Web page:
The World Health Organization's latest Patients for Patient Safety newsletter features a case study on the use of antimicrobial copper touch surfaces to help control infections in a medical clinic.
12 June 2017
The article explores the deployment of antimicrobial copper door handles and hand rails at Arago Clinic in France, a facility specialising in prosthetic limbs. It also examines the contribution copper surfaces can make to combatting the rise of antimicrobial resistance.
Arago installed the antimicrobial copper surfaces during its reconstruction, having been made aware of its value in infection prevention and control by France's foremost patient advocacy group, Le Lien.
In a 2016 interview, Director of Care Auriane Bessa noted: 'Our medical teams are made aware of the risks of spreading infection by touch. Hand hygiene and standard precautions are part of their everyday routines. Copper door handles and handrails are additional protection for non-professionals who need to enter the clinic.'
The article also references work by Professor Bill Keevil at the University of Southampton, which found horizontal gene transfer—a key mechanism in the evolution of multi-drug resistance in bacteria—does not occur on copper and copper alloy surfaces, whilst it can and does occur on stainless steel and other standard, non-copper surfaces.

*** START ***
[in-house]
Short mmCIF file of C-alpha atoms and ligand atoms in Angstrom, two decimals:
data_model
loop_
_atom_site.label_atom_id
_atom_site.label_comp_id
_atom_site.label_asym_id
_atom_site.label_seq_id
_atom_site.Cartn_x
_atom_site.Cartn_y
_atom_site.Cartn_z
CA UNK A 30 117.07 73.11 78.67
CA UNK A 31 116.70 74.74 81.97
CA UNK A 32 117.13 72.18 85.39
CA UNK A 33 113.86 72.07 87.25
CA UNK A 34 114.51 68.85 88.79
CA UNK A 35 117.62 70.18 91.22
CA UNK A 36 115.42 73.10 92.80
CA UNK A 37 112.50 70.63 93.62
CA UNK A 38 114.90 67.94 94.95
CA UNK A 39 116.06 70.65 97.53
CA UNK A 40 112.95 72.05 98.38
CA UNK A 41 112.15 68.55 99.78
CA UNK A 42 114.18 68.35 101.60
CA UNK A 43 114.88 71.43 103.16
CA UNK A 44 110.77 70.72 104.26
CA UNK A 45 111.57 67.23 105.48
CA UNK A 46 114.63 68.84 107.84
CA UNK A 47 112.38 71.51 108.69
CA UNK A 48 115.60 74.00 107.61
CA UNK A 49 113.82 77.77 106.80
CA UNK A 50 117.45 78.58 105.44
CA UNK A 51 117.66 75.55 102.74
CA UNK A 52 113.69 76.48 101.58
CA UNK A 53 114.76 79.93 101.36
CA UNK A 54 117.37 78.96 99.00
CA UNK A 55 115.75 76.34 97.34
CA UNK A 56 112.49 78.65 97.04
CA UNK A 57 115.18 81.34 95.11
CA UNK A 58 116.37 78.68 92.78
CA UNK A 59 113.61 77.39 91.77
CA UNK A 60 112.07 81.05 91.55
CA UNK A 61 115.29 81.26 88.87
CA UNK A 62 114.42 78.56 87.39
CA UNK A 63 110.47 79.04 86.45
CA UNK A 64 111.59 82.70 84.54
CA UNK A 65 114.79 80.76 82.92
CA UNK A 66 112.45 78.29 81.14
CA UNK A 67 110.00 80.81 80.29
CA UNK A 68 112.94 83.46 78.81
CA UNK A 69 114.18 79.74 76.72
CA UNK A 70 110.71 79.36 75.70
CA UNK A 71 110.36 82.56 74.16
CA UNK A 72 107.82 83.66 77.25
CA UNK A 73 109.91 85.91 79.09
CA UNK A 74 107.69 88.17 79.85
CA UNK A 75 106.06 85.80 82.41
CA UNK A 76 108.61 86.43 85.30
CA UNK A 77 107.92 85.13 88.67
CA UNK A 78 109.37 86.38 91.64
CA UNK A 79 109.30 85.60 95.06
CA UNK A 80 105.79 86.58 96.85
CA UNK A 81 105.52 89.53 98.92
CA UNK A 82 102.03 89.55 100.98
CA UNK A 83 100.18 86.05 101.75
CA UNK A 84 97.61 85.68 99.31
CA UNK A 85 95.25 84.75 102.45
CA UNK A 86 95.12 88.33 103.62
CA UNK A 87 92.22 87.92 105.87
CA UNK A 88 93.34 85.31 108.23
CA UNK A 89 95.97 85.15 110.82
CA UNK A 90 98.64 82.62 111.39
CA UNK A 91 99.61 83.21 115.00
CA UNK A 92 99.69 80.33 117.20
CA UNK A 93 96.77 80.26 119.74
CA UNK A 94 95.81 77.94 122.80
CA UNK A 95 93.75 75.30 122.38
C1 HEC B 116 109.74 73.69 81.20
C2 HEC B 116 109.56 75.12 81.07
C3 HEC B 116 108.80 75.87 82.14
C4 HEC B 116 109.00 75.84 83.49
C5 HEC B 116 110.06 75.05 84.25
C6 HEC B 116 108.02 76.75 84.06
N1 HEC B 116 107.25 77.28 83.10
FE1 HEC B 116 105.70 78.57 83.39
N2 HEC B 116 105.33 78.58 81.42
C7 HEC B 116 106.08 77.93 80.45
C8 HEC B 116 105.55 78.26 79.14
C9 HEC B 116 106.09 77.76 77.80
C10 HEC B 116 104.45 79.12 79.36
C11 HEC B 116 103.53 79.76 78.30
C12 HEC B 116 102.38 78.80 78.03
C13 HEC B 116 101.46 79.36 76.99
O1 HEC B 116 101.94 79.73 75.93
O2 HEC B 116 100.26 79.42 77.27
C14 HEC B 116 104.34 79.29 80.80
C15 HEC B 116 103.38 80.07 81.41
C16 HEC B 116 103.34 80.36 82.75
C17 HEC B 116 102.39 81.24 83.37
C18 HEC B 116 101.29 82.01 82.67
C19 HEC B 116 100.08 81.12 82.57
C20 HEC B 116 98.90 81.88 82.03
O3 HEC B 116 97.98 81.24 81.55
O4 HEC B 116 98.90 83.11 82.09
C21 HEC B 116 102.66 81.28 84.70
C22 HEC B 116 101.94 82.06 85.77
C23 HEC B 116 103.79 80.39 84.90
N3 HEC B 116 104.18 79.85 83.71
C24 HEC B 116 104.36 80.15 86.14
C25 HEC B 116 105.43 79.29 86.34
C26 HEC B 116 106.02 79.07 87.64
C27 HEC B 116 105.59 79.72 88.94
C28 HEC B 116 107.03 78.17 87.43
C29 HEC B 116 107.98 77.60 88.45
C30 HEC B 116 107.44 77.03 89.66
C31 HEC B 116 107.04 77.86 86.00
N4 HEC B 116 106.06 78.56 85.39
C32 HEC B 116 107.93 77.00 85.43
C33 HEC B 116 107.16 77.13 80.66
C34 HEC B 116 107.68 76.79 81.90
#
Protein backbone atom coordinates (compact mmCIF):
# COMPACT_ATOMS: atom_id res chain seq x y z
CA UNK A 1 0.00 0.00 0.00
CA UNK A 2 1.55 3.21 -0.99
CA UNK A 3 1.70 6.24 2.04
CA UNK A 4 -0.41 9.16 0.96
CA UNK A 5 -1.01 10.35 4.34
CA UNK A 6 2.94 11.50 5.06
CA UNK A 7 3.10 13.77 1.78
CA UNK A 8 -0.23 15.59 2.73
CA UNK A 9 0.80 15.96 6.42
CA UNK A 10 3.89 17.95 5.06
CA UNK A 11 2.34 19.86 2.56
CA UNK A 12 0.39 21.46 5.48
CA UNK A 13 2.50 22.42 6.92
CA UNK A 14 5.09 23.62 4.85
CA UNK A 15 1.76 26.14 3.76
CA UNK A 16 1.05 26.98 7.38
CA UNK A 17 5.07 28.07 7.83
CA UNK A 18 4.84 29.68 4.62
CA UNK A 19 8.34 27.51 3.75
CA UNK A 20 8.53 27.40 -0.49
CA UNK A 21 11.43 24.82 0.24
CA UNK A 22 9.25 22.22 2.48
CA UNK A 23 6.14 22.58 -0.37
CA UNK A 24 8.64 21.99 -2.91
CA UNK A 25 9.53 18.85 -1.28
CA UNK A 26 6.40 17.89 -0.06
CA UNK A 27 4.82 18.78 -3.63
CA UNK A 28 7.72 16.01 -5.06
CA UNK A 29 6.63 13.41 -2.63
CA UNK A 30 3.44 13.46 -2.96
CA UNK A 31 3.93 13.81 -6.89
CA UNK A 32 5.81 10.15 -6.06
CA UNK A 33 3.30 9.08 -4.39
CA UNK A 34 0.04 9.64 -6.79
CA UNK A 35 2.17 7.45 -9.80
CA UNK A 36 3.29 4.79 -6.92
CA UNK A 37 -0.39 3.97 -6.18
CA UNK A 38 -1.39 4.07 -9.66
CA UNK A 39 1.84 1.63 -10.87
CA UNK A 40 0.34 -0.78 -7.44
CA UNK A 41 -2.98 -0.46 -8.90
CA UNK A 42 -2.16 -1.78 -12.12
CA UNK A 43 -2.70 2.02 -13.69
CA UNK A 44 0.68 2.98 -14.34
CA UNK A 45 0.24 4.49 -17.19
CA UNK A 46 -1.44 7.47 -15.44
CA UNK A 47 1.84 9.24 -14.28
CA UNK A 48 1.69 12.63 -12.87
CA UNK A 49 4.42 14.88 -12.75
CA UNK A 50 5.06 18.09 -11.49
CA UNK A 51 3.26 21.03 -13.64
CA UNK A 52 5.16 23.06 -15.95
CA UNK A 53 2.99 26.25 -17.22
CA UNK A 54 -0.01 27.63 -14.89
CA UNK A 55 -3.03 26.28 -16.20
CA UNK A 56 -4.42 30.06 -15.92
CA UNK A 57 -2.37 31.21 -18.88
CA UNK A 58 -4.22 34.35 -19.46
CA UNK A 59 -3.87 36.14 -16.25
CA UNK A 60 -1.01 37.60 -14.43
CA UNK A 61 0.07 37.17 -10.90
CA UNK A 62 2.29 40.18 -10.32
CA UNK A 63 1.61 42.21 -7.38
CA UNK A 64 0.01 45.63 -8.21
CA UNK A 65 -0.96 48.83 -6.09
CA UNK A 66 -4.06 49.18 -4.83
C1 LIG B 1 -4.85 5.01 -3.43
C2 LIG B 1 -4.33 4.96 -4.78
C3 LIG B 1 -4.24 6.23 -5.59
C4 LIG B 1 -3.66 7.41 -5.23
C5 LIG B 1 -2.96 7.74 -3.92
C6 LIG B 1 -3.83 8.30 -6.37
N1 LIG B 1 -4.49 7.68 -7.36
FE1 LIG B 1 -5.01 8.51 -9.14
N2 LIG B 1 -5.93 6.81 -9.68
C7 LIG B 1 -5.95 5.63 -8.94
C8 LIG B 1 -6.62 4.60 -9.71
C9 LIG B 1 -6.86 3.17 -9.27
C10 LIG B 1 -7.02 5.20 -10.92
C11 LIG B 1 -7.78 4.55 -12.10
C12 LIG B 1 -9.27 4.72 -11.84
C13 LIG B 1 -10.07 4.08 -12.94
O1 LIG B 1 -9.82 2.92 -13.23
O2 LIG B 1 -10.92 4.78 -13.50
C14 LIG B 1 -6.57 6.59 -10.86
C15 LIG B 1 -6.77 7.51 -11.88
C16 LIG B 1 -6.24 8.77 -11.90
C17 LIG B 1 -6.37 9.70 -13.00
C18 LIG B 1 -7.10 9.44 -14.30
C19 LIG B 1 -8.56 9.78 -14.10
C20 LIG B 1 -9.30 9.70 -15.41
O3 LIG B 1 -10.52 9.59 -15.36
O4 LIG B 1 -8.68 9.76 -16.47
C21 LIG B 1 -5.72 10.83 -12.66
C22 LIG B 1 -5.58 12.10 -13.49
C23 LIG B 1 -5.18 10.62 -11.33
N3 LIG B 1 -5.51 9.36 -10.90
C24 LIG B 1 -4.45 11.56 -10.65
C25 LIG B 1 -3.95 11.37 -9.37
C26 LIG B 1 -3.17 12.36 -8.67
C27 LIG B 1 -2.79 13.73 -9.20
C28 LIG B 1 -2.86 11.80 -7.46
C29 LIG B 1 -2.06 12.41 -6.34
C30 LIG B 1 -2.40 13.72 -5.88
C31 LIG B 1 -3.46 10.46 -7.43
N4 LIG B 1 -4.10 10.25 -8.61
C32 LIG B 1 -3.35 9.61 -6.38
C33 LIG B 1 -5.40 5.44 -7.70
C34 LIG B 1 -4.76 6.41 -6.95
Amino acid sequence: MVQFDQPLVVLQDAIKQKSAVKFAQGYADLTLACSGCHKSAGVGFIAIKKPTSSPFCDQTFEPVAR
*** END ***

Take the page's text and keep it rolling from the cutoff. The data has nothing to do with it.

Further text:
Click here to read the newsletter (see Page 11 for the copper article).
Copper and copper alloys are engineering materials that are durable, colourful and recyclable and are widely available in various product forms suitable for a range of manufacturing purposes. Copper and its alloys offer a suite of materials for designers of functional, sustainable and cost-effective products.
Copper and certain copper alloys have intrinsic antimicrobial properties (so-called ‘Antimicrobial Copper’) and products made from these materials have an additional, secondary benefit of contributing to hygienic design. Products made from Antimicrobial Copper are a supplement to, not a substitute for standard infection control practices. It is essential that current hygiene practices are continued, including those related to the cleaning and disinfection of environmental surfaces.